“It is one of the strengths and the appeals of our profession that we encompass so many aspects of medical science in our care of our patients and in our study of the mechanisms of kidney function and diseases.” Dr. Harris
Fifty years ago this year, a group of illustrious Nephrologists and prominent Internists met to form the American Society of Nephrology. Nephrology as a subspecialty had arisen both from studies of renal physiology and from studies and clinical activities related to metabolic and hemodynamic alterations related to kidney failure. As a field, it had clinical roots in cardiology. Indeed, the first renal society in the United States was the Renal Section of the Circulation Council of the American Heart Association. Although Nephrology was already an accepted subspecialty, the formation of the ASN signaled that in the United States, nephrology would no longer be considered only a branch or an offshoot of cardiology.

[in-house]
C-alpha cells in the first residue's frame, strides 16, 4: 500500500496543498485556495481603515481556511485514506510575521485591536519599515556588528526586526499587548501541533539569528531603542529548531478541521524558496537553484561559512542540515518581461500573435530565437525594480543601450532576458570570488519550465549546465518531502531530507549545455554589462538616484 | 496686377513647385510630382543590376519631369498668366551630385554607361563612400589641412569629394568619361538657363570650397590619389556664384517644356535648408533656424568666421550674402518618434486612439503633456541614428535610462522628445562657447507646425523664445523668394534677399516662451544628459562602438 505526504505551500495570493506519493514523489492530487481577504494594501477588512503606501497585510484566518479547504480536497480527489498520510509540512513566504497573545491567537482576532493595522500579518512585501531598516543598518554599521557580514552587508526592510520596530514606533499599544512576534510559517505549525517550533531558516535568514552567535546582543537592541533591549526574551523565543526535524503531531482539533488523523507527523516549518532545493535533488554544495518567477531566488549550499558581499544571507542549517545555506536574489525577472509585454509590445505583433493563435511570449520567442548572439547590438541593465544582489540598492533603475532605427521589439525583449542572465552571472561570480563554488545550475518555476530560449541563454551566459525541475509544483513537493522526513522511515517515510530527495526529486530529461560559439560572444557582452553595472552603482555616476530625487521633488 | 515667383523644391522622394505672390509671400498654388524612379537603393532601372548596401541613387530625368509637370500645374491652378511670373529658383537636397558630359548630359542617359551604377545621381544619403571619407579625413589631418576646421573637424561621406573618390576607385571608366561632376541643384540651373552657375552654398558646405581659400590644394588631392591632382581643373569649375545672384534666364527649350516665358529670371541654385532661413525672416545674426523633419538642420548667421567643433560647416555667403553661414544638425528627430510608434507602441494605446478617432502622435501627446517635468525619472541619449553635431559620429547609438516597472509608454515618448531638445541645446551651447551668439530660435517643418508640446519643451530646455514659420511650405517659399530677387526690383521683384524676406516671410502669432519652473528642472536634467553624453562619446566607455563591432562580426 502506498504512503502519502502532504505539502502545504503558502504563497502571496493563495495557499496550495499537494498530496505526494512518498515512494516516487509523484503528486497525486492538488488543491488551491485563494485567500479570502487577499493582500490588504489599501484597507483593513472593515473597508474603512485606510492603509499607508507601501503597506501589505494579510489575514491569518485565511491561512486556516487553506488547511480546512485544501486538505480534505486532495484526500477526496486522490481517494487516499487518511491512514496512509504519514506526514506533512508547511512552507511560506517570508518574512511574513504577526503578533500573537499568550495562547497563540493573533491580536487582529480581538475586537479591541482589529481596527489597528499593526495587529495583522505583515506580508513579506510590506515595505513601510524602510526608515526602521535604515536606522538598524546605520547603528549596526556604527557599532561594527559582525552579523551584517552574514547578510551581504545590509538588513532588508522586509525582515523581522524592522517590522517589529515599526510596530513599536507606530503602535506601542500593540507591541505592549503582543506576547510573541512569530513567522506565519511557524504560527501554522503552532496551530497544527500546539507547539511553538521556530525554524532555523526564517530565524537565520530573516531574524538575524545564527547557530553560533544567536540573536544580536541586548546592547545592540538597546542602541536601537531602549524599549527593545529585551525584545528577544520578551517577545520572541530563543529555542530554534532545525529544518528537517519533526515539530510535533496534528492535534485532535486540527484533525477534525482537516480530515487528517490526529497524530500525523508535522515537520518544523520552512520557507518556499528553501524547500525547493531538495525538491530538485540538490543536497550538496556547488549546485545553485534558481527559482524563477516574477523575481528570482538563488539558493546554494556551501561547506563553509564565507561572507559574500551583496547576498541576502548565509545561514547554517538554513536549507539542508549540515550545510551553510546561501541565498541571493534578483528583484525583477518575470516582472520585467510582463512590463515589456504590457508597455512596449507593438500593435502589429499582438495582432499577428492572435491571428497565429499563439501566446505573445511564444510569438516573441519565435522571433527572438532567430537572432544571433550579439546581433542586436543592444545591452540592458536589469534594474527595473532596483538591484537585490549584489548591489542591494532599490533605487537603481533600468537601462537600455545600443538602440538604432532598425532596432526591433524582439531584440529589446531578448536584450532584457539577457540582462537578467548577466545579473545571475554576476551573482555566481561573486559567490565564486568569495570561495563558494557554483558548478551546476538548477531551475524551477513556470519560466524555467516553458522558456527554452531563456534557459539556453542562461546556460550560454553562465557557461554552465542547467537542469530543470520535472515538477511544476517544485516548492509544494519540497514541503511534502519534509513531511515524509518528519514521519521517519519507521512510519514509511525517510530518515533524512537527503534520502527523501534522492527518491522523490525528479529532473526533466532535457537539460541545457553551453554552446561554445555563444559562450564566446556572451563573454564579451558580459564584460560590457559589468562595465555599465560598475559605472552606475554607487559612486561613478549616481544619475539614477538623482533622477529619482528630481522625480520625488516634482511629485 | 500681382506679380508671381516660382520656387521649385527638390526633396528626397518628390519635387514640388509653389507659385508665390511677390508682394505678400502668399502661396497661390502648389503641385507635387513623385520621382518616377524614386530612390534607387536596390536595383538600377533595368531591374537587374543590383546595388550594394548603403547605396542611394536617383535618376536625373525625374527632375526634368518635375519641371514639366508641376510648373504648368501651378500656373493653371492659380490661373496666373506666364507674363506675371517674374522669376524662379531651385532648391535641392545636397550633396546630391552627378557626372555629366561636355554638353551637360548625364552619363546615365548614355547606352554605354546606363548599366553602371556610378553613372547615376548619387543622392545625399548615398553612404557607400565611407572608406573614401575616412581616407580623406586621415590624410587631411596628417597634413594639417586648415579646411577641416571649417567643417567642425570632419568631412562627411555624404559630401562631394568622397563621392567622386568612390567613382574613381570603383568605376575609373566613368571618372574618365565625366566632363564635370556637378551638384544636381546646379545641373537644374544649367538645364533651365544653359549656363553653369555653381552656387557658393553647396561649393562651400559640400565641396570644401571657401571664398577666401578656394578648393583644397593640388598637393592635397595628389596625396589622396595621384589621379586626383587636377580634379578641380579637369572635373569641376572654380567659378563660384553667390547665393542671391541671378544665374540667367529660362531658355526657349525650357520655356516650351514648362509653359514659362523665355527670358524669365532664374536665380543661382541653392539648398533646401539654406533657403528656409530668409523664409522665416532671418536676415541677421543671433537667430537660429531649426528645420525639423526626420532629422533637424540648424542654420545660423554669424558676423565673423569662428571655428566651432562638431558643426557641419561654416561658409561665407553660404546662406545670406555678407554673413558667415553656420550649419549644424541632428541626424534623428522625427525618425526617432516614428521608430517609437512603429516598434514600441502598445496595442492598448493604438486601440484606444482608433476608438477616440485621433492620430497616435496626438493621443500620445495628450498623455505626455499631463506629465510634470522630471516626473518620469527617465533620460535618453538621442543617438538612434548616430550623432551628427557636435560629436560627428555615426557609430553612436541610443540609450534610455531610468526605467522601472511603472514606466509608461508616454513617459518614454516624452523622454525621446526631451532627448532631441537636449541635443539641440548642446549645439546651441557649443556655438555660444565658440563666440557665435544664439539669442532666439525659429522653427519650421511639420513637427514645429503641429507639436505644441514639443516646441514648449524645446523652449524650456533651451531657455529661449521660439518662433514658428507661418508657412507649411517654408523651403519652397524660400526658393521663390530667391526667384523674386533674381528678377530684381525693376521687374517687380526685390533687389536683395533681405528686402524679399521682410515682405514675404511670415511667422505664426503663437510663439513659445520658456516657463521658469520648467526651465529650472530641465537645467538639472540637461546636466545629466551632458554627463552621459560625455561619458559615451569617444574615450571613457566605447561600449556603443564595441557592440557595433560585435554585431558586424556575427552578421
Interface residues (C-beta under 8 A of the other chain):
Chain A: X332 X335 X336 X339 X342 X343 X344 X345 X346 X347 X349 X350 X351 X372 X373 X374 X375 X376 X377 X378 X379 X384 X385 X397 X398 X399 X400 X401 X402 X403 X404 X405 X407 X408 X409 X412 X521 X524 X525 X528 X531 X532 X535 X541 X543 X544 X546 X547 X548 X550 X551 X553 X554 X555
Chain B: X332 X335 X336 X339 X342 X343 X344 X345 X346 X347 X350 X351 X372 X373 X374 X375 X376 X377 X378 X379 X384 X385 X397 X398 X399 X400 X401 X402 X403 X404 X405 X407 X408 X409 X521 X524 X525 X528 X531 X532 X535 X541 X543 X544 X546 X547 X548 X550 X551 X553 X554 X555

Nephrologists are leaders in medicine and science, but do we always define ourselves as such?
This “moment” in health care encompasses a huge amount of change, the kind of change nephrologists are incredibly well suited to lead. The skills that make us great nephrologists are the same skills that make us effectively pilot and implement new approaches to health care. Changes in government policies that focus on quality measures and team care, and the rollout of bundled payment mandates mean that clinicians must adjust their practice patterns. Nephrology is already a leader in these areas; we understand how to provide the highest quality care in a bundled payment environment, and we excel at leading medical teams that provide high-quality care for a complex patient population.
We are all aware that the landscape for the practice of medicine in the United States is rapidly changing. For Nephrology in particular, how we practice currently will be very different from practice patterns in 20, 10 or even 5 years from now. Three recent developments may have significant effects upon the practice of Nephrology:
1. MACRA. MACRA (legislation approved in 2015) repealed the Medicare SGR physician payment system and replaced it with two tracks for Medicare physician payments, MIPS (Merit-based Incentive Payment System) and APMs (Alternative Payment Models).